Whether wide-eyed over an upcoming presentation or riding the waves of a midnight caffeine jolt, many people suffer from the occasional restless night with missed sleep.
But habitual tossing and turning may be the result of a more serious sleep problem or sleep disorder. Insomnia, apnea and sleepwalking are a few of the common disorders that could lead to sleep deprivation. And that can cause irritability, difficulty concentrating, frequent napping, emotional outbursts and complications in work and relationships.
Kaye Liles, manager of Pulmonary Laboratories for the Memorial Medical Center/Southern Illinois University School of Medicine, and Dr. Jerry Reedy, medical director of the Sleep Lab at St. John’s Hospital, offer advice to help individuals recognize symptoms. They also offer treatments for combating sleep disorders.
How much is enough?
Sleep is essential to good health and long life. Studies have shown that sleep-related problems and disorders can play a role in stroke, asthma, epilepsy, and seizures.
How much sleep you need depends on your age. Kaye said that:
* Toddlers need about 10-12 hours (including naps) during a 24-hour period devoted to sleep.
* Teenagers need eight to nine hours.
* Adults and senior citizens need seven to eight hours.
“Those (senior citizens) that sleep five to six hours generally nap in the afternoon,” she says. They generally need the same amount of sleep as younger adults.”
Why sleep slips away
Sometimes, you’re your own worst enemy when it comes to getting a good night’s sleep.
Eating foods loaded with fat and spices and drinking caffeine and alcohol may upset your sleeping patterns.
“The common misconception with alcohol is that people drink it thinking that it will help them fall asleep,” Kaye says. “While alcohol does cause people to fall asleep quickly, it also leads to fragmented and disrupted sleep.”
Reedy calls these “mal-adaptive behaviors. People think they’re doing the right thing, but it actually disrupts the sleep process.”
Kaye also says exercising late in the evening stimulates the body and can lead to difficulty sleeping. “A person should exercise at least four to six hours prior to bedtime,” she says.
Your “environment” before bed can also lead to a loss of sleep.
Avoid going to sleep with a light or television on, because these may be disruptive during the night.
“Singing yourself to sleep” by listening to music also can have a negative affect on a good night’s rest.
“(Practicing poor sleeping habits) is called poor sleep hygiene,” Reedy says. “It creates an environment that’s not conducive for sleeping.”
Parasomnias, insomnia, apnea
Some causes of sleep disruption may require treatment.
Parasomnias, or disrupted sleep-related disorders, are characterized by experiences such as nightmares and sleepwalking. Nightmare disorder, also called dream anxiety attack, is associated with increased heart rate and increased breathing. Individuals who sleepwalk may wander aimlessly from room to room, carry objects, walk outdoors and even perform more complex activities, such as driving.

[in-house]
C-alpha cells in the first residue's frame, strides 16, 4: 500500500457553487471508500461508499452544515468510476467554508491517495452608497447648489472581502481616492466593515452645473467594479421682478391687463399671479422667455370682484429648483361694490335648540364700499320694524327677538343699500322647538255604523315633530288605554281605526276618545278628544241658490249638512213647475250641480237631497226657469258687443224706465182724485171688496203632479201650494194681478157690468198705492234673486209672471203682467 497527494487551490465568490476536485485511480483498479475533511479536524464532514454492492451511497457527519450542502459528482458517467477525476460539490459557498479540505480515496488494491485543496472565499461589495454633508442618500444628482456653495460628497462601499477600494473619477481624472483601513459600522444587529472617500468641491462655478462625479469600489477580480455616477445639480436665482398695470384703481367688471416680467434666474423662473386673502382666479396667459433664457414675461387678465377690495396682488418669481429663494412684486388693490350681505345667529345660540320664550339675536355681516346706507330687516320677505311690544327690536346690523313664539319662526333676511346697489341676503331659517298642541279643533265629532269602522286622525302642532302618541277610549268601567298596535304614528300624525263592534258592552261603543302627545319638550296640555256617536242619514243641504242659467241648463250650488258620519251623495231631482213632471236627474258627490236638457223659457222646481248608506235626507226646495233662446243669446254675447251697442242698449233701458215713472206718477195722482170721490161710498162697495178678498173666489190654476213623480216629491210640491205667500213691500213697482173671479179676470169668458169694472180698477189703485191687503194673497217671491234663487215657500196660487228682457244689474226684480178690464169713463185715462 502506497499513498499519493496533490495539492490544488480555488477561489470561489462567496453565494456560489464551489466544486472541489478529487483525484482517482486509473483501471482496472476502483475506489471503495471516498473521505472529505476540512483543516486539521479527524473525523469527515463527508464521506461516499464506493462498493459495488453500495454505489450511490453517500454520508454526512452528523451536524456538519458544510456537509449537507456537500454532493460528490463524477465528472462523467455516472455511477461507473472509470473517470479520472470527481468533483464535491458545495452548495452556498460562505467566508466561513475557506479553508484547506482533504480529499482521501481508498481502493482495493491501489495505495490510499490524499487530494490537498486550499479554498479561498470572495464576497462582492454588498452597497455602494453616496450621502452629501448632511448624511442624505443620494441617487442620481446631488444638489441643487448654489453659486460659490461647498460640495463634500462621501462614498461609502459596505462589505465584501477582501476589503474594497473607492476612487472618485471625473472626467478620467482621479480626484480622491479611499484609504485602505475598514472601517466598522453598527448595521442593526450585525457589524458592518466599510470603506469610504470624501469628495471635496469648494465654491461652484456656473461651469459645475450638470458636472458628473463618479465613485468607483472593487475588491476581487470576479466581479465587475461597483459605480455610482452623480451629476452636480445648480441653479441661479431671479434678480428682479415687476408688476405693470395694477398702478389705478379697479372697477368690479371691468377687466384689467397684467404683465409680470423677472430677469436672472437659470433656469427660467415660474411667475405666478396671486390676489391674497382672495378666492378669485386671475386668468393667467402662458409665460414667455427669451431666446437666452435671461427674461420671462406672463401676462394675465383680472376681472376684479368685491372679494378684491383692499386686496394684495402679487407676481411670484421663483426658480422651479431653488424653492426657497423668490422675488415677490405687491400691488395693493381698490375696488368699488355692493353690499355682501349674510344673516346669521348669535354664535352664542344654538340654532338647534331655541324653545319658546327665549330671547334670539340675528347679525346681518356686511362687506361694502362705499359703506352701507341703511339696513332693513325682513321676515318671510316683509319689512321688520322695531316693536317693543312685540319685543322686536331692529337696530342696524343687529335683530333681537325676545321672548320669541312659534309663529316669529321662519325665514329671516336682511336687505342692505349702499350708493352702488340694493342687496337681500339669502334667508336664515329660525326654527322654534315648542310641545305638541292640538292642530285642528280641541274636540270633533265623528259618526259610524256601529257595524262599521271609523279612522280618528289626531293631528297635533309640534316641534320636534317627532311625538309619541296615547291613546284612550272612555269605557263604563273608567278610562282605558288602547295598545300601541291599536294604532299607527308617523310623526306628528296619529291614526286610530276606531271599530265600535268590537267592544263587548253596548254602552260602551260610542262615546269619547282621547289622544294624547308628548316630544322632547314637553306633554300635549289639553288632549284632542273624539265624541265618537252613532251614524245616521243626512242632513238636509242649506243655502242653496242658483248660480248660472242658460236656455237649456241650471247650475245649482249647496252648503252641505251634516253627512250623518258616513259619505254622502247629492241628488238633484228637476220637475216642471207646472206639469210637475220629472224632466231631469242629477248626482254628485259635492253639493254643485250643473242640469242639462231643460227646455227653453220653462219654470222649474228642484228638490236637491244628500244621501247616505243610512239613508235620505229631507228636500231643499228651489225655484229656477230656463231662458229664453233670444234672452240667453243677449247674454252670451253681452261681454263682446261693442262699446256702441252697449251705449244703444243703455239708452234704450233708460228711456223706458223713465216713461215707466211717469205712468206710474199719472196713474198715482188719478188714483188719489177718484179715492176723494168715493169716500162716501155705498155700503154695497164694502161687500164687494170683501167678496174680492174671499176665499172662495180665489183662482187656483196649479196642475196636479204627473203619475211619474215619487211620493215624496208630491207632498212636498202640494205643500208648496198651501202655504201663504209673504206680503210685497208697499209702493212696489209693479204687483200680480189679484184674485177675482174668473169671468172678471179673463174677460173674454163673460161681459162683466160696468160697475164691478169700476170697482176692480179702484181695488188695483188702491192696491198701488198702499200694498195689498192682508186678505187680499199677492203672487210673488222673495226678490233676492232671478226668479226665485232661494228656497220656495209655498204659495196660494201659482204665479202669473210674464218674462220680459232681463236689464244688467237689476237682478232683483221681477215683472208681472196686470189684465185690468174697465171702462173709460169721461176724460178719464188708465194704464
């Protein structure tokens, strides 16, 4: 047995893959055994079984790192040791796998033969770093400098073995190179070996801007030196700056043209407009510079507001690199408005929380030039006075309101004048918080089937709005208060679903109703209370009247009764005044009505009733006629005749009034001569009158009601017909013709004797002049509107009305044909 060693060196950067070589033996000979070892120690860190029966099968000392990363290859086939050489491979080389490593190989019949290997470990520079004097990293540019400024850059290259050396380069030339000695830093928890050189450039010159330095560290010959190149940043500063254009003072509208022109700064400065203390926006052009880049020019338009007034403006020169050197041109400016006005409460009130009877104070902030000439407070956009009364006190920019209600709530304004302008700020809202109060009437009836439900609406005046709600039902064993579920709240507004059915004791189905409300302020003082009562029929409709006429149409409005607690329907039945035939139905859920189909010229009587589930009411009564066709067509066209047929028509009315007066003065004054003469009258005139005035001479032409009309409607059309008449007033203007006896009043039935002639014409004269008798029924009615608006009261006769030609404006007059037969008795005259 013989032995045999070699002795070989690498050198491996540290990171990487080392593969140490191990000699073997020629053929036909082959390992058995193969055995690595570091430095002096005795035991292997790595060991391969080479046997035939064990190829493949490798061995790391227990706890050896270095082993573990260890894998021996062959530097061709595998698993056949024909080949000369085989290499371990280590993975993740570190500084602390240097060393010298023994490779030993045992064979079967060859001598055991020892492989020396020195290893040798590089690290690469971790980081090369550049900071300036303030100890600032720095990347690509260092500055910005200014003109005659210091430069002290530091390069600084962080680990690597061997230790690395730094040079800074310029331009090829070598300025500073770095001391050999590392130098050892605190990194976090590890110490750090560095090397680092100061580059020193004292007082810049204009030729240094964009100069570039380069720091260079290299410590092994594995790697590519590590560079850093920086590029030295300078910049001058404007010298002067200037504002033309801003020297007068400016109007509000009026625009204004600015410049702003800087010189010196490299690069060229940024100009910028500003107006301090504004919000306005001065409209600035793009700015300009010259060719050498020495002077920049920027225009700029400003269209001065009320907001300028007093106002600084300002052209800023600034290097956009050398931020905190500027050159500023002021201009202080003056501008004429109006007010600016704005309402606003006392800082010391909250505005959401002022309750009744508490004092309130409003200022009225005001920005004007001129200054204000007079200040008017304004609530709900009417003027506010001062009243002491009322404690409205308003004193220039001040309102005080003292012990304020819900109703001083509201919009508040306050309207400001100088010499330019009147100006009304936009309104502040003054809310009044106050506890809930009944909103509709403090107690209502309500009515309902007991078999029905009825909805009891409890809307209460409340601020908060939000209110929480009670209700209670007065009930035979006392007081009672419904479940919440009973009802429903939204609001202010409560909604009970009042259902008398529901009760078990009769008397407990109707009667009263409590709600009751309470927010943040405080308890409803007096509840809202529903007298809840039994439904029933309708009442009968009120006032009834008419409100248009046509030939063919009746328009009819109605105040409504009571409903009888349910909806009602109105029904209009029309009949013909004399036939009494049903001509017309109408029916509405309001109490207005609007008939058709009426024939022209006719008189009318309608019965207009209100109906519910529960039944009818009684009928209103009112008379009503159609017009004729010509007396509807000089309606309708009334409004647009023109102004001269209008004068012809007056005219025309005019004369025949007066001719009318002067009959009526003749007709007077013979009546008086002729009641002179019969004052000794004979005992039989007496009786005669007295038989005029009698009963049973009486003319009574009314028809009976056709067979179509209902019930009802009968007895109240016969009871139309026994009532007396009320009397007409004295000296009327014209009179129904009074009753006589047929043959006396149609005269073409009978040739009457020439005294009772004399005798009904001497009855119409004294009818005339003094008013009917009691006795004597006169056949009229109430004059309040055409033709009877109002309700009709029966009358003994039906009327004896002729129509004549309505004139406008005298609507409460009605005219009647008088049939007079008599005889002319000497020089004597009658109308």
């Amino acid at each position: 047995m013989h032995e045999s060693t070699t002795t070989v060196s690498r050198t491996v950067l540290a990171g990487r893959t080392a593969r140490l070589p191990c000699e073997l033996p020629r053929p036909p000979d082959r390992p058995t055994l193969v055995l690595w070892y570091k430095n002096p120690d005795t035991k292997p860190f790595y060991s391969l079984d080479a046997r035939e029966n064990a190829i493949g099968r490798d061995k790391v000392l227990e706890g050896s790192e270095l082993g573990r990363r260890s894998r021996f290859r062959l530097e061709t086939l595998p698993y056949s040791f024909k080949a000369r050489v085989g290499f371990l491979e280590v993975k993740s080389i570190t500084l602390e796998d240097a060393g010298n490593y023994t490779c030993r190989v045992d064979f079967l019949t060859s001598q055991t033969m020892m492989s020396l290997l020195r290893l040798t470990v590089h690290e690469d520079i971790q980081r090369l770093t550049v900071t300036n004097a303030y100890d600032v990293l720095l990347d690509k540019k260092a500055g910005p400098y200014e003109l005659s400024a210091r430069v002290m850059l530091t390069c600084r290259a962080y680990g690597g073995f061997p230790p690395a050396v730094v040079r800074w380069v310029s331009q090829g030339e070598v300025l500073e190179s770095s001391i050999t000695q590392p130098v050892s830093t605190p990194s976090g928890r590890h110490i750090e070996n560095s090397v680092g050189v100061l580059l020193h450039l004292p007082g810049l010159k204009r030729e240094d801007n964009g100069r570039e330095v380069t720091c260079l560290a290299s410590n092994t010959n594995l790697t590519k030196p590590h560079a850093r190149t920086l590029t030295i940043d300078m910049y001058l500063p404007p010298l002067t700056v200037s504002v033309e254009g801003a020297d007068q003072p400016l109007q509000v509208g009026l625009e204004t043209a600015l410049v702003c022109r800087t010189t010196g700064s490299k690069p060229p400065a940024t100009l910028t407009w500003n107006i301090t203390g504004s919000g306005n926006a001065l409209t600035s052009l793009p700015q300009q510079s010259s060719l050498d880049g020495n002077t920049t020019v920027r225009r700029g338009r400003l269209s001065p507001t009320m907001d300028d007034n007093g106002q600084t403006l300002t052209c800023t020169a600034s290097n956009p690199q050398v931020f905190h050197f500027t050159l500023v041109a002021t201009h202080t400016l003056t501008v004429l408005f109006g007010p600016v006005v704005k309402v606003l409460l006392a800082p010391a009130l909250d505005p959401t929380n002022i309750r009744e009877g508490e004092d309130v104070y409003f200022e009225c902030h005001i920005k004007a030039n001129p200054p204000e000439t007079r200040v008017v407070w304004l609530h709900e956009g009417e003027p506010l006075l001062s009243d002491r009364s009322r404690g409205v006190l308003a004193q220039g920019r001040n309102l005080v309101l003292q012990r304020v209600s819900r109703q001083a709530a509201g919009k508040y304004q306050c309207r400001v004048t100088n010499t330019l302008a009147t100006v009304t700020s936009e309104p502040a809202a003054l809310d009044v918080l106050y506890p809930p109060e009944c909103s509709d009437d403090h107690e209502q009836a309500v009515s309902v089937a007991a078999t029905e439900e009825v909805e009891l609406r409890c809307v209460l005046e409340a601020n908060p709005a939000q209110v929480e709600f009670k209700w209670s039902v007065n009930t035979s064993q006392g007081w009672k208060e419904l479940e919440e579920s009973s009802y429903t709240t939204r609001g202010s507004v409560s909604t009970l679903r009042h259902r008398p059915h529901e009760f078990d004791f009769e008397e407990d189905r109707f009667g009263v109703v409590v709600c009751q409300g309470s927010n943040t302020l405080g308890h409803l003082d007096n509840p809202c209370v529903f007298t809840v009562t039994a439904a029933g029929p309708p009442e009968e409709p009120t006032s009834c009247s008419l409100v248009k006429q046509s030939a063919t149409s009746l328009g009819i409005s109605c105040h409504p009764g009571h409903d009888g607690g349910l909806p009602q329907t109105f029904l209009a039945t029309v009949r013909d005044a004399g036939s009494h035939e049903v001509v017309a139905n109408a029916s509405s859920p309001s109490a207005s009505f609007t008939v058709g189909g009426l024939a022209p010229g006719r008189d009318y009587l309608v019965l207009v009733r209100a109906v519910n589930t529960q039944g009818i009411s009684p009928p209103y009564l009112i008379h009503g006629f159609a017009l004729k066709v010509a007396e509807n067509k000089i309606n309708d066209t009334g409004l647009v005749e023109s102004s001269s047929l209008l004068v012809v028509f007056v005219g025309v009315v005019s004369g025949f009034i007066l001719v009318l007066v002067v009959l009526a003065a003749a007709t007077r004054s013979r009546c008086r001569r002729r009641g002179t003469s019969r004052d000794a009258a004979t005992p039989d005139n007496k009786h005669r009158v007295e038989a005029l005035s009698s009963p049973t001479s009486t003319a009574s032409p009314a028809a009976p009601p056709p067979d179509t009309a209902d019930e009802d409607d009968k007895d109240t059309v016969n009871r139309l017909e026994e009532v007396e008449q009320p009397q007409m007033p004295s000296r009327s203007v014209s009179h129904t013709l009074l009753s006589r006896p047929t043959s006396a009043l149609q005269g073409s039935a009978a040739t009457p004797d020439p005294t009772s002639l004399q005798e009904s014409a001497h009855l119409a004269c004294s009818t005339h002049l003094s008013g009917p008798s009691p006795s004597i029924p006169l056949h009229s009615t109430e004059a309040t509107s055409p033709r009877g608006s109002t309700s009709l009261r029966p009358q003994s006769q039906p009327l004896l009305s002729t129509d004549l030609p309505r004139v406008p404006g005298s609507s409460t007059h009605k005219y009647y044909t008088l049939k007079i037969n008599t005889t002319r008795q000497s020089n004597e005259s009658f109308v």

Insomnia — a short-term or chronic inability to get high-quality sleep — takes on three forms.
Reedy said sleep onset insomnia keeps an individual from falling asleep. The second, sleep maintenance insomnia, makes it difficult for individuals to return to sleep once they have awakened. Early awakening insomnia causes an individual to wake up before the desired time without returning to sleep.
“It’s a big cost burden to society as far as loss of production at work,” he says.
Treatments for insomnia primarily involve treating the underlying problem(s), such as stress. Self-help techniques, including improved sleep hygiene, relaxation and cognitive behavioral therapy, can alleviate insomnia.
Patients with sleep apnea may experience shallow breathing. Pauses between each breath typically last 10 to 20 seconds, and pauses can occur 20 to 30 times or more per hour. Symptoms may include gasping or choking, loud snoring or excessive daytime fatigue.
“Obstructive sleep apnea occurs when the airway collapses due to large tonsils or excessive tissue in the uvula or soft palette,” Kaye says.
A CPAP machine, a device worn while sleeping, can be used to treat apnea.
“The machine pushes air into the airway to keep it open,” says Kaye.
Consulting a physician
If a sleeping problem “is a source of anxiety or stress, or if it causes daytime problems, such as driving or poor motivation, consult a doctor,” Reedy says.
He lists common questions to ask a physician.
* How much sleep does a person my age require?
* Is it normal to have some awakenings at night?
* Is there any influence the medications I’m taking could have on my sleep?
* Are there any lifestyle changes I could make to improve sleeping?
* Create a comfortable, relaxing environment. Try using blackout blinds, a humidifier or fan, or air conditioning, if necessary.
* Minimize distractions by avoiding disrupting clocks or bright lights.
* If you don’t fall asleep within 15-30 minutes, get up and return to bed when you feel sleepy.
author: Sara Browning